The Two Sheds Review: The Best of WWE In Your House
It changed the WWE landscape forever when they increased their pay-per-view model from five to twelve times a year. But where the matches any good? That’s what I’m hoping to find out by re-visiting the matches that make up the three disc set, The Best of WWE In Your House.
And as is the custom with these things, let’s start right at the beginning with…..
May 14th, 1995
It’s the very first show, and the very first match, as Japanese sensation Hakushi, accompanied by his manager Shinja, took on Bret Hart, in what was actually the first of two matches for the Hitman on this show. Waiting for him later in the evening was his old rival Jerry Lawler.
This is only the second time I’ve seen this match (when I reviewed the first IYH show a while back, check my site for more), and it still sends shivers down my spine to see these two against each other. Hakushi was like a breath of fresh air back then with his unique offence, and I remember being a bit p’oed off because these events weren’t shown in Britain for quite a while.
The match itself is a great piece of work. Hakushi and the Hitman were a perfect match-up, and it reminded me of the recent Hitman/Tiger Mask II match I reviewed recently, but at a much faster pace. There was plenty of great sequences and regular moments of interference from Shinja at ringside, one of which almost cost Hart the match.
The Hitman managed to survive this dual assault though, countering Hakushi’s suplex attempt with a roll-up for the pin. Hart would later go on to enjoy several more World title reigns, while Hakushi ended up as Barry Horrowitz’s comic sidekick. Oh the shame.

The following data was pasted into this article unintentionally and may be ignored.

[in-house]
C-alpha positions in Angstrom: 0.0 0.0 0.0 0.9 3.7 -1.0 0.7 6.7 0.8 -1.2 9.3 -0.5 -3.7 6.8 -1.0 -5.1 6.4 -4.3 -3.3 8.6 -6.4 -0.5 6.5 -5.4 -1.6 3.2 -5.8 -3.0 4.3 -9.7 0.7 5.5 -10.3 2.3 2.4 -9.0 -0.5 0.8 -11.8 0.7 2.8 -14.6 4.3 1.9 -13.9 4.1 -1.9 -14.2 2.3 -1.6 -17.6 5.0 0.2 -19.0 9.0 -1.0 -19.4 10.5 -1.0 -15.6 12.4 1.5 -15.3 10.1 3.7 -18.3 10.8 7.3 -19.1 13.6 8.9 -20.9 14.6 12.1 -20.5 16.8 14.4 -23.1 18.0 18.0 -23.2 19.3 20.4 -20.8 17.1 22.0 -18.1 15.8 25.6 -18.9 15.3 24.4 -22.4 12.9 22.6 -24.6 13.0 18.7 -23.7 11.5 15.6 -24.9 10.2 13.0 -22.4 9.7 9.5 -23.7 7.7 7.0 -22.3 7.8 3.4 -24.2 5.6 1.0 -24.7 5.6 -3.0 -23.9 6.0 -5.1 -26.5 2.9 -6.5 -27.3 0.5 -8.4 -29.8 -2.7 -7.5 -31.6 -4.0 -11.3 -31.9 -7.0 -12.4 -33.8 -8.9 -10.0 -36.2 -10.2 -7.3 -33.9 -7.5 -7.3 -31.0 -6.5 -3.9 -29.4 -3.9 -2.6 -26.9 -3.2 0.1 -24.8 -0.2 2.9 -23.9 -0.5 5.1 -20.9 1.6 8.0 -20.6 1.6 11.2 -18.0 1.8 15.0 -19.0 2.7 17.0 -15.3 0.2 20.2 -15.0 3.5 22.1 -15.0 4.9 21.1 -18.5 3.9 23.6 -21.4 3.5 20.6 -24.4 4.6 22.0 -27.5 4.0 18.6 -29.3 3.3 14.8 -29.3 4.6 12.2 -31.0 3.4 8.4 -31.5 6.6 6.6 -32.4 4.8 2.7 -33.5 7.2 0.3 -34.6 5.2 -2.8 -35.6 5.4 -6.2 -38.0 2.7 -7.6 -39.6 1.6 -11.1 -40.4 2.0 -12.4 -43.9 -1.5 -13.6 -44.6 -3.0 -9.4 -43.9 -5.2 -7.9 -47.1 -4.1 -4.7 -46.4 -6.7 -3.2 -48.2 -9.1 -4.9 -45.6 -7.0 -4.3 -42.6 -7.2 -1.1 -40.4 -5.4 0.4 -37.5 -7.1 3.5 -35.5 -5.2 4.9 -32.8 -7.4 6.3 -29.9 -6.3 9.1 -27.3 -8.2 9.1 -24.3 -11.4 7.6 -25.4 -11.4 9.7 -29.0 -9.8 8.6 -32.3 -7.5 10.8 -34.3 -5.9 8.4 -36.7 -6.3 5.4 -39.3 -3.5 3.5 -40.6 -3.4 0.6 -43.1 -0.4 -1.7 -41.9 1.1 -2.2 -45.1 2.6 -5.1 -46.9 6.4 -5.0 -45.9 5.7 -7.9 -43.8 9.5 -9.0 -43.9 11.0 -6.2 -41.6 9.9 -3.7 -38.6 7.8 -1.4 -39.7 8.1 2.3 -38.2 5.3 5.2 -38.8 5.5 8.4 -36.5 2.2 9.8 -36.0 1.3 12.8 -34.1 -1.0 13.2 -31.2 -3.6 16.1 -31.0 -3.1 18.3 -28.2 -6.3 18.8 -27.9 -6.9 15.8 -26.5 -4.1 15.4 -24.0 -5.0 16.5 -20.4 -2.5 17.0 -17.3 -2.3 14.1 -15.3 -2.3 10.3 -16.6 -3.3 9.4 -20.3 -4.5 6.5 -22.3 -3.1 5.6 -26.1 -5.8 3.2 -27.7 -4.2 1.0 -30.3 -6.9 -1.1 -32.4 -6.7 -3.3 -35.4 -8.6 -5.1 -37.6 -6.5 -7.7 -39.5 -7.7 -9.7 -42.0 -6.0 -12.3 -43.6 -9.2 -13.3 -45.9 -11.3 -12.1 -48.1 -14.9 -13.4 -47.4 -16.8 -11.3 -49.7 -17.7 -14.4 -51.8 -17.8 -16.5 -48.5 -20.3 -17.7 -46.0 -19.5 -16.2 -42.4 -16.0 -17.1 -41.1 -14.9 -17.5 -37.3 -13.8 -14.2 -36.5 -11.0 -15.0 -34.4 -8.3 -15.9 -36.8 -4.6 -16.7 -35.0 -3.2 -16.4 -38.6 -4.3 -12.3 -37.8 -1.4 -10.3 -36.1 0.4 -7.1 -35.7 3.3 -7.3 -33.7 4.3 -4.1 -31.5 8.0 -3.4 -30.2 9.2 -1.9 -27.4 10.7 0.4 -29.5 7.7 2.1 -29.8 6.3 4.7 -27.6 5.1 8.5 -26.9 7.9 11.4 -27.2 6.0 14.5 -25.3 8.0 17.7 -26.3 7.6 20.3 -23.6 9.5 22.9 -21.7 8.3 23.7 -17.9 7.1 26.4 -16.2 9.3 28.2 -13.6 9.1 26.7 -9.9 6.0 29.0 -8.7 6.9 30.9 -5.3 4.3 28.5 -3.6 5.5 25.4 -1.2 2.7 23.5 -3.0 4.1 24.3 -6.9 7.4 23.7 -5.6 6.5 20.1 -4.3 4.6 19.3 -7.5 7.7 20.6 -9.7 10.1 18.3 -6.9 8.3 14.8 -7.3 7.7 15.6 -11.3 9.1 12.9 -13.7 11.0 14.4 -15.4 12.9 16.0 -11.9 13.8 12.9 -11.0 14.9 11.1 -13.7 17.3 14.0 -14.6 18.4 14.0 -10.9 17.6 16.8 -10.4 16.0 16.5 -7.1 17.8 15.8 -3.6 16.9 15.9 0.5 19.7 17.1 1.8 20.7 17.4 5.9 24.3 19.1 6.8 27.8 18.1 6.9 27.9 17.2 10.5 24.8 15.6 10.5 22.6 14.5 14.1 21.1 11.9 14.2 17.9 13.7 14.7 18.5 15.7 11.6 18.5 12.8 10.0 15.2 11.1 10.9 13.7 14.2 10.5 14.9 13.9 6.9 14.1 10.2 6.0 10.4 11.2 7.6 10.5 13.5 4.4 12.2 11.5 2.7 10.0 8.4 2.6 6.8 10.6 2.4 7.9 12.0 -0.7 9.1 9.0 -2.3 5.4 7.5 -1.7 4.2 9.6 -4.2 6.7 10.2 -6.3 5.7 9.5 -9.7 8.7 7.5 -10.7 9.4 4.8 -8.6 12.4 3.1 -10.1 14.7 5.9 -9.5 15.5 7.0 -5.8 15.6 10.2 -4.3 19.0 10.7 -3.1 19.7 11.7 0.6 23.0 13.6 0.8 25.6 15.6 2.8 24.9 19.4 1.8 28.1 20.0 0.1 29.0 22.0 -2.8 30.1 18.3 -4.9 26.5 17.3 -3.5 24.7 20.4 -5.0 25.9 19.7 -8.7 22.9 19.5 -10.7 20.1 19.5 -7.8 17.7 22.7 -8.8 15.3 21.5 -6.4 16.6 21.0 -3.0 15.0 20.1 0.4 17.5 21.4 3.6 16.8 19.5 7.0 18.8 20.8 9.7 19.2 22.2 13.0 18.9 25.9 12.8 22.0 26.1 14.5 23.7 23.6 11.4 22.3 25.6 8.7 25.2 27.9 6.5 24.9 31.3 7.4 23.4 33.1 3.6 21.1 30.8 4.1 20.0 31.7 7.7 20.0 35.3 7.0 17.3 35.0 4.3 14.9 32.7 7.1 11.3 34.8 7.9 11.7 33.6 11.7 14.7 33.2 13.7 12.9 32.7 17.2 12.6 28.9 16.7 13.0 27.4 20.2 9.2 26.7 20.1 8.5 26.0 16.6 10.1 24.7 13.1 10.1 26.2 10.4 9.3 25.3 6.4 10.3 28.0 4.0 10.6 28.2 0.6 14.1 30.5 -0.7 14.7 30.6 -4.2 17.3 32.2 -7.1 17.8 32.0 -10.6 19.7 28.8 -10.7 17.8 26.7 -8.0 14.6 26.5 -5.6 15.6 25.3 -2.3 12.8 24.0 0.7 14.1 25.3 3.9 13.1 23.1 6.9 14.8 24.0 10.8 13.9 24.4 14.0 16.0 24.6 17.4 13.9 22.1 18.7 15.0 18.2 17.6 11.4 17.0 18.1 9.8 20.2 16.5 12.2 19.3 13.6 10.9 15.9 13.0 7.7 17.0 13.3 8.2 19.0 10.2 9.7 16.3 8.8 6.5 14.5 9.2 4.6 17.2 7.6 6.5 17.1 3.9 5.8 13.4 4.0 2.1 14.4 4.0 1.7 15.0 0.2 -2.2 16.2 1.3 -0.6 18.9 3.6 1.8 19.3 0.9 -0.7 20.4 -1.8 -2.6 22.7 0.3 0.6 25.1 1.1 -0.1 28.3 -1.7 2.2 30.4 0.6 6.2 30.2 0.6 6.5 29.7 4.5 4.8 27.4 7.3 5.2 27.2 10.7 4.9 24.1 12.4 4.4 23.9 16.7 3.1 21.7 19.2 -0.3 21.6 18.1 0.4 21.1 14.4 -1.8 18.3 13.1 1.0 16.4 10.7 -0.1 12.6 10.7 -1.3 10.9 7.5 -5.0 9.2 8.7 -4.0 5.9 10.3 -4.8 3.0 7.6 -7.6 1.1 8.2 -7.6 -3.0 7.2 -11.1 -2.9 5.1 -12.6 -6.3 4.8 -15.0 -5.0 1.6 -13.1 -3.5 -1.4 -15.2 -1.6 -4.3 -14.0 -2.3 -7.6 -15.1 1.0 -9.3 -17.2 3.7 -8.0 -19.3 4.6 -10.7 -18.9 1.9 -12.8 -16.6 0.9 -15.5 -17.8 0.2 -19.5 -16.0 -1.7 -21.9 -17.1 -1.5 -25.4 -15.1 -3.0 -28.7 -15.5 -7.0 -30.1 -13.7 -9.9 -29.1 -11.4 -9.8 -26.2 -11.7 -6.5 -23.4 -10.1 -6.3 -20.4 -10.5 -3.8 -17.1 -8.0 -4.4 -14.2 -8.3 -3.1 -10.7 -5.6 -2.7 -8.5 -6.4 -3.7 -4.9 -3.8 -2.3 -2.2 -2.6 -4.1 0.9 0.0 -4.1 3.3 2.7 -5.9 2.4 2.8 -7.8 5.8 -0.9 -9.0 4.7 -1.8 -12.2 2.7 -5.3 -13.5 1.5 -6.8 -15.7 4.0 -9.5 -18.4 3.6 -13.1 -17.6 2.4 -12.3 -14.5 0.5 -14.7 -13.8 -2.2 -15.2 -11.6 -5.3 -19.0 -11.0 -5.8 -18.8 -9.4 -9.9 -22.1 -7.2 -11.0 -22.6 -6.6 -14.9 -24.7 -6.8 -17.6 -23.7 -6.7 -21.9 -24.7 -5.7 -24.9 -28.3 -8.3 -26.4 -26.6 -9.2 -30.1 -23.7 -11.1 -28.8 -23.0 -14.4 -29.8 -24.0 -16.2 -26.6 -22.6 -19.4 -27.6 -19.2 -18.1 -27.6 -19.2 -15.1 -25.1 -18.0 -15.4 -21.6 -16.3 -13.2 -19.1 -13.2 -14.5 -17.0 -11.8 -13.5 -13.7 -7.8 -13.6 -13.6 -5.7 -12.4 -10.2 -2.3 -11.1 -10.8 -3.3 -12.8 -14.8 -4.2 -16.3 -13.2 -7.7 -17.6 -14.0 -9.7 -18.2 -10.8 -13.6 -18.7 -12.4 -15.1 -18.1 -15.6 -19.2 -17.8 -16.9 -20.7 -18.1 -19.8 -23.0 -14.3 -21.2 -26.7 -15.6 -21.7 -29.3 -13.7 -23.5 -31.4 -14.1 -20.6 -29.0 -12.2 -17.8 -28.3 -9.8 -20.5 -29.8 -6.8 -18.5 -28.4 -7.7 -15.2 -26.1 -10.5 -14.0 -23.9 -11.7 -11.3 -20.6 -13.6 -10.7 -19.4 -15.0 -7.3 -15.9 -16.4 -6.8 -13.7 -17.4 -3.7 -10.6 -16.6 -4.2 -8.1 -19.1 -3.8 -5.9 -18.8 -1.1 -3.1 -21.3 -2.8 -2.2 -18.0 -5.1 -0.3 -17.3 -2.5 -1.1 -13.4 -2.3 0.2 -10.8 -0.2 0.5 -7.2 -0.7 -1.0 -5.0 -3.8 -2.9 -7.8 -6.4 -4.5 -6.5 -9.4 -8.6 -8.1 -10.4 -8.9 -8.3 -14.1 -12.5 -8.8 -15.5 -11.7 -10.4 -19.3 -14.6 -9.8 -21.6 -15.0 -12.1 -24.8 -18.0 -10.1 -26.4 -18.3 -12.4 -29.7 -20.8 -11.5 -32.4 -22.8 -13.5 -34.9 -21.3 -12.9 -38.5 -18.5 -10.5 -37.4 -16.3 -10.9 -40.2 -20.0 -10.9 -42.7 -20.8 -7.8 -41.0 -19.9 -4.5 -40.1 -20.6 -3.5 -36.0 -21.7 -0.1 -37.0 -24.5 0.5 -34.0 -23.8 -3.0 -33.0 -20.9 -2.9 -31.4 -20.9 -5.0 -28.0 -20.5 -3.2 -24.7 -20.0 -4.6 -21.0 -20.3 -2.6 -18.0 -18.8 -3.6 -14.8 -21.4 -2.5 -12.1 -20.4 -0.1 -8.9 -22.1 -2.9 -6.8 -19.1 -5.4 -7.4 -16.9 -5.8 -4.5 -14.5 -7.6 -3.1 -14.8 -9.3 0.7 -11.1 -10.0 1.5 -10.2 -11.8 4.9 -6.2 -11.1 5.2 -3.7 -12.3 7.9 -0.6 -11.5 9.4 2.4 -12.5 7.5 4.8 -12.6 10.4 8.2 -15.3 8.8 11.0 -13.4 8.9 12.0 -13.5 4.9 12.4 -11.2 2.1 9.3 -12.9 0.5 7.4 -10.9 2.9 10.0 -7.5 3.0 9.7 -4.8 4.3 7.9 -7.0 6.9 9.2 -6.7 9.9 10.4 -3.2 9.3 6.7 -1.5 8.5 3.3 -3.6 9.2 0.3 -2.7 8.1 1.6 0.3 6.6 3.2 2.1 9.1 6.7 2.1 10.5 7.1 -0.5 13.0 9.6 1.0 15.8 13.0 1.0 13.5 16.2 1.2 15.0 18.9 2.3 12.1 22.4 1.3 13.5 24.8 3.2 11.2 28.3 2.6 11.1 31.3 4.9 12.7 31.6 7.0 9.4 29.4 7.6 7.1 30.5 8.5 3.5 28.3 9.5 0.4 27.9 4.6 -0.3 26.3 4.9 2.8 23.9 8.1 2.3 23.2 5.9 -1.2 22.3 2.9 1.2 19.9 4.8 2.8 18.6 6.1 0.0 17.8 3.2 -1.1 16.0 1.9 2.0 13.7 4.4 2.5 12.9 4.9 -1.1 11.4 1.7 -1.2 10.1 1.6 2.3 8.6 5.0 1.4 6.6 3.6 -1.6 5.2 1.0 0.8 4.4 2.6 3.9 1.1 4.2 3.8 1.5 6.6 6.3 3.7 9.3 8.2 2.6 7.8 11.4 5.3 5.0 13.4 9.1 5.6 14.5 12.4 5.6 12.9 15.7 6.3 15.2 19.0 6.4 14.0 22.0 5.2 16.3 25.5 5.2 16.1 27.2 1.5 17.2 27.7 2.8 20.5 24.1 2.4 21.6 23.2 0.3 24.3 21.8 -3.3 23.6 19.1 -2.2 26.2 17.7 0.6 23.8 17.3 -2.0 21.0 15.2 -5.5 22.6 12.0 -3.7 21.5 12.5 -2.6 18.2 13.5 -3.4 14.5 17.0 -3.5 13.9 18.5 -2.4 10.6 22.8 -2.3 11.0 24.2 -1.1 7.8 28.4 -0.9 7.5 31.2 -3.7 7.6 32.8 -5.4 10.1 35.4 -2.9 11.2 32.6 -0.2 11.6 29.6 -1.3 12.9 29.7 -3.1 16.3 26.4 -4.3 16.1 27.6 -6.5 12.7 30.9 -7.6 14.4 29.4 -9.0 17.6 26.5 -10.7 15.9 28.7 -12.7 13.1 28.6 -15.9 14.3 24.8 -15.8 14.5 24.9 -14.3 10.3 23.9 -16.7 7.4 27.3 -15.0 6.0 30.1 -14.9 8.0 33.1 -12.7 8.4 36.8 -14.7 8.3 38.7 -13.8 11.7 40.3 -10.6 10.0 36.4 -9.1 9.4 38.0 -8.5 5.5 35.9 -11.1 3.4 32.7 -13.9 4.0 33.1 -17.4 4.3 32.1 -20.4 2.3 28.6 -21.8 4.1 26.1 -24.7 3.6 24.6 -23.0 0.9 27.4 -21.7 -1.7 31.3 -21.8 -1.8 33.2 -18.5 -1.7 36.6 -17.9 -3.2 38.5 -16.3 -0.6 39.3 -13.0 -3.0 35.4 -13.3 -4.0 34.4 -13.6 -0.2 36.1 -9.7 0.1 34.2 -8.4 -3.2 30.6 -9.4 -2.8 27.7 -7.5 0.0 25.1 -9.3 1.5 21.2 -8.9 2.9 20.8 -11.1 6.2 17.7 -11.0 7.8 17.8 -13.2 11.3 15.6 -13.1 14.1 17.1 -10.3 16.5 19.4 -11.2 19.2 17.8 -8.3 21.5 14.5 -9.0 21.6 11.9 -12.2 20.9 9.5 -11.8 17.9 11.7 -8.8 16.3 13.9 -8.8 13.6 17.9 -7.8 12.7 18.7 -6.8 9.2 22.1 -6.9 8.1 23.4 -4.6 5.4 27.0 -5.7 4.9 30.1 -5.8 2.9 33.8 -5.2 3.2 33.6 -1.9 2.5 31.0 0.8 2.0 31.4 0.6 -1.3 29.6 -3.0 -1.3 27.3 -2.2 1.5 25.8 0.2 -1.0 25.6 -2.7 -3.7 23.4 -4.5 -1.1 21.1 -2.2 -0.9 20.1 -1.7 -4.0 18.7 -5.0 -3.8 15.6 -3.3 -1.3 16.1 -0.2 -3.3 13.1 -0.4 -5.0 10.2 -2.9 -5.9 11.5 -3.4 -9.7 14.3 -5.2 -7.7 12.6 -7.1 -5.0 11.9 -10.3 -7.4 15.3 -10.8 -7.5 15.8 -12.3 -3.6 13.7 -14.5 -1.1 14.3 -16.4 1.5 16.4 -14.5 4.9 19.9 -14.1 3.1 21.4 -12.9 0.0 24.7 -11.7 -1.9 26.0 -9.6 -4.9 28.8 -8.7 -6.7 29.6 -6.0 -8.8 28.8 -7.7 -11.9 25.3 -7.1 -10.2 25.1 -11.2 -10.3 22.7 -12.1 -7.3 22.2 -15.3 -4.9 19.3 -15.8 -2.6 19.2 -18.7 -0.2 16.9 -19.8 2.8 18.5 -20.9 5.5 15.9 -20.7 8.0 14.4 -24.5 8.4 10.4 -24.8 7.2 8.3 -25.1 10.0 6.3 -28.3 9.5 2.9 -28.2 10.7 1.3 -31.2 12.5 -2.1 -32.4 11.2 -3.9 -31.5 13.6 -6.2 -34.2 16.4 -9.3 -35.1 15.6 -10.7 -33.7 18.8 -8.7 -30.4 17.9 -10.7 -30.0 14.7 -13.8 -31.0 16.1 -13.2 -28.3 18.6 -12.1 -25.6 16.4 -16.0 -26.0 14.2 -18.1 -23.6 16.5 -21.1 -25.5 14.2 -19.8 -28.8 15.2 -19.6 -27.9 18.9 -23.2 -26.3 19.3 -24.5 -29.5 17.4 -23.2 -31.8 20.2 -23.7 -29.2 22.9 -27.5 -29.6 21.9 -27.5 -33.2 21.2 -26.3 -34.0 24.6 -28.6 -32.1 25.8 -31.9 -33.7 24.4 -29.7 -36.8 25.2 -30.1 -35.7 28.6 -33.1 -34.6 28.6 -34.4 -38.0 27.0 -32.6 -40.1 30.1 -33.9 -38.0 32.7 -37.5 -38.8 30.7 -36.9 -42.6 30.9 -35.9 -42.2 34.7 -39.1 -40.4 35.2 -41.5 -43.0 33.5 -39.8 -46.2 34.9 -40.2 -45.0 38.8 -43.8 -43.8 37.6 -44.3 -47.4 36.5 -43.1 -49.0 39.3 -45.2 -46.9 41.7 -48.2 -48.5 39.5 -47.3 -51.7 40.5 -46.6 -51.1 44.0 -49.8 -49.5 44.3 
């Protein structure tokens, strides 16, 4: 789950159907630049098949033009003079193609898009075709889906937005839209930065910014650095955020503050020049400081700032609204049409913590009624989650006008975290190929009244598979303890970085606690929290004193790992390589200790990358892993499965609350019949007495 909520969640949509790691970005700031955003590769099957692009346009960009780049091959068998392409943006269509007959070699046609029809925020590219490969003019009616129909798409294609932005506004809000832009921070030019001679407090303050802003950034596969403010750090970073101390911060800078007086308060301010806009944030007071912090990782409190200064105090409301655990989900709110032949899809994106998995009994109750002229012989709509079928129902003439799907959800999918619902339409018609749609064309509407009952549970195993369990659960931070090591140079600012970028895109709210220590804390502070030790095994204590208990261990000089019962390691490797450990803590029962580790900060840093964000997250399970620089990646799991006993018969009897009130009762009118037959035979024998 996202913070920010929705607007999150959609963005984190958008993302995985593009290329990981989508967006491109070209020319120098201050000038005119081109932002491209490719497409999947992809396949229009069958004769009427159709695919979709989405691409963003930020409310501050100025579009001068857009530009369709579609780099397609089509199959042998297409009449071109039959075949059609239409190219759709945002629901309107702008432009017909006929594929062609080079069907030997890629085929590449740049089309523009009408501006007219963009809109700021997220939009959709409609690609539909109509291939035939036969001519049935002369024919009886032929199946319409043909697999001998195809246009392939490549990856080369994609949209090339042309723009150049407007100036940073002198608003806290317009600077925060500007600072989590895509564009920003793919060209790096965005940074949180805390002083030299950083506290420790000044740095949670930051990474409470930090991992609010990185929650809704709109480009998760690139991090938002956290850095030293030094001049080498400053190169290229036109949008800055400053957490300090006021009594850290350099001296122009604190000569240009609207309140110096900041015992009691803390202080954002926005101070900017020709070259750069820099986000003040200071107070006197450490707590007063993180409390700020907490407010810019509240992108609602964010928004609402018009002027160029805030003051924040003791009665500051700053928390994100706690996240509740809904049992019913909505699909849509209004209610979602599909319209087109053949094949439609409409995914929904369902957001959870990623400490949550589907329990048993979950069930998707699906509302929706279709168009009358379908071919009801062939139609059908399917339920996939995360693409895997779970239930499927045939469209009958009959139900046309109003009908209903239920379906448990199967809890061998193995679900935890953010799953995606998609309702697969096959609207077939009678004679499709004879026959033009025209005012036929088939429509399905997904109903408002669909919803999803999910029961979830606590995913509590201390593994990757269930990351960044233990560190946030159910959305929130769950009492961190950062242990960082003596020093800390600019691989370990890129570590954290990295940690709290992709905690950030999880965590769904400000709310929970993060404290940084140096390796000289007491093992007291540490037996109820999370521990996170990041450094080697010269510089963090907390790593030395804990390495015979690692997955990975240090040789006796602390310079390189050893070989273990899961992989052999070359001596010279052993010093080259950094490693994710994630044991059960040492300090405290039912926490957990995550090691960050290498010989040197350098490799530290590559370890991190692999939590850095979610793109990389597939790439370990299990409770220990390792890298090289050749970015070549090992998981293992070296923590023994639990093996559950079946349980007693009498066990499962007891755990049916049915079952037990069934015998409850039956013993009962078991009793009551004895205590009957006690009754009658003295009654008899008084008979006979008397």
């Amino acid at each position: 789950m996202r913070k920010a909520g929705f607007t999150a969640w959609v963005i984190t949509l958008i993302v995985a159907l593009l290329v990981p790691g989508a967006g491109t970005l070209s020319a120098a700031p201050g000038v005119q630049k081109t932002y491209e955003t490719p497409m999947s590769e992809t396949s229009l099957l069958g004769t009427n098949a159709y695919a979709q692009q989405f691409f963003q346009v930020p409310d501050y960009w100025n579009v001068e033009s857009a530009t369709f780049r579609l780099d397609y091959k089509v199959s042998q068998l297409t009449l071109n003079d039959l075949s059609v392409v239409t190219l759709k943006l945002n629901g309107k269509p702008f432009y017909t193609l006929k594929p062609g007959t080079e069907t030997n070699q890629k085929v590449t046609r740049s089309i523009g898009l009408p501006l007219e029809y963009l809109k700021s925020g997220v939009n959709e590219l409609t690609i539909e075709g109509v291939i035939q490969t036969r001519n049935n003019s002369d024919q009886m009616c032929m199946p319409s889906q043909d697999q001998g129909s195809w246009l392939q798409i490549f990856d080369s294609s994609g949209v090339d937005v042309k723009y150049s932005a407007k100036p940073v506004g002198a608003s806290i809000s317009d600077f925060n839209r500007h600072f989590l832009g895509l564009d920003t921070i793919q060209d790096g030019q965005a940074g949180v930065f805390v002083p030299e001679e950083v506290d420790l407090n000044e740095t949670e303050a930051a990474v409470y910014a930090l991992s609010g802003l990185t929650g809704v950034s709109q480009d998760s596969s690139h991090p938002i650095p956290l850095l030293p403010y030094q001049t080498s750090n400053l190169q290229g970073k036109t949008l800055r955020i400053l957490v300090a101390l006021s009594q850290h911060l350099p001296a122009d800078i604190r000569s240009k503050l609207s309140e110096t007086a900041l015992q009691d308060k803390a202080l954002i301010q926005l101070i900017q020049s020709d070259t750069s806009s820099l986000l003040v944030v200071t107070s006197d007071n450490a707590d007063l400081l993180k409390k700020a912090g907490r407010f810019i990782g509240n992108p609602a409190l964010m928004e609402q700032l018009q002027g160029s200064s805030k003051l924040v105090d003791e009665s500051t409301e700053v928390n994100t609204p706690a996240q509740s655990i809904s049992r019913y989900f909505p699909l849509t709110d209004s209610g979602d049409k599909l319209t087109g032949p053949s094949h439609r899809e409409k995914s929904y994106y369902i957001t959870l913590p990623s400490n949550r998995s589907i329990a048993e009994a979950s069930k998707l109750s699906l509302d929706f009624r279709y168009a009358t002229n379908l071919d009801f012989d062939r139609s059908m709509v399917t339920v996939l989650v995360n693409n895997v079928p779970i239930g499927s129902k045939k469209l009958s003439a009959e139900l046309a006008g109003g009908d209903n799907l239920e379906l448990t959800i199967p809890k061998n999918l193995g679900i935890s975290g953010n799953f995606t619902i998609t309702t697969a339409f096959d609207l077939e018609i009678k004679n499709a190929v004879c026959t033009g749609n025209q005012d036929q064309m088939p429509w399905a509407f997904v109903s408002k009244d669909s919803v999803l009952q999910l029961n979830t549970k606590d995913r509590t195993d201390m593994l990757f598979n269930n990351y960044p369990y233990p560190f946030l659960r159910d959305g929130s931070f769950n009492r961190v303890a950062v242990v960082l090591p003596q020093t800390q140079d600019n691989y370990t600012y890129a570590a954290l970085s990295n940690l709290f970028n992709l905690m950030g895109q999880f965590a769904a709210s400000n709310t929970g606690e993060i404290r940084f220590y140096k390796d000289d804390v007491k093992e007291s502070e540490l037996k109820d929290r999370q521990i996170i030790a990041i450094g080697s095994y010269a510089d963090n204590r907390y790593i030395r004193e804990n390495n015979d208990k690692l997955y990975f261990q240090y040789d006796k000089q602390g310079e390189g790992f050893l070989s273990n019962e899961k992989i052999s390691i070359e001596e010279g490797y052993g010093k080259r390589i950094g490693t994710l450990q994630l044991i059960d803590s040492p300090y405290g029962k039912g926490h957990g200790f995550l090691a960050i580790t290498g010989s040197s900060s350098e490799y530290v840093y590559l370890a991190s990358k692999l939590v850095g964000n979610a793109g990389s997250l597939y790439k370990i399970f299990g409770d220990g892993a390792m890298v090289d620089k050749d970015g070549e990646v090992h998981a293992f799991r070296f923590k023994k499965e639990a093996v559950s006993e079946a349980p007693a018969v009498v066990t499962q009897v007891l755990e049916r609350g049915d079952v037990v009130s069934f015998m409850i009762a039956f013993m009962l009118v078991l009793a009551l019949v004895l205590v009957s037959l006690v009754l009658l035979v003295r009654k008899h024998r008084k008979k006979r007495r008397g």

July 23rd, 1995
It’s the first title match of the collection with Shawn Michaels challenging Jeff Jarrett, accompanied here by his Roadie, for the Intercontinental title.
Double J had quite a busy night here. Earlier in the evening he’d “performed” his new single “With My Baby Tonight”. Of course we all know now that it was actually the future Road Dogg doing the vocals, with Jarrett invoking the spirit of Milli Vanilli during his performance.
This is one of the matches I’ve never seen in full before, and it’s pretty good. Jarrett and Michaels matched up together really well, and with the Dogg…I mean the Roadie running interference for his boss on quite a few occasions it became the proverbial two-on-one affair, and even more so when the referee took forty winks.
But in the end the Roadie’s deeds came back to haunt him. Towards the end as both men ran the ropes he accidentally hooked Jarrett’s ankle instead of Michaels’, tripping him up, and when Double J went to chastise him he found himself on the receiving end of a Michaels superkick. A three count later and Michaels was crowned Intercontinental Champion for the third time.
October 22nd, 1995
With Shawn Michaels having to forfeit the Intercontinental title because of injury (no, this isn’t the one where he lost his smile), new champion Dean Douglas is forced into a quick title defence against Razor Ramon.
In hindsight this is a rather interesting match, especially given Douglas’ intense dislike for the Kliq back then. Ramon dominated the majority of the action, and Douglas’ best moment of offence came when he countered the Razor’s edge attempt by back dropping his man over the top rope.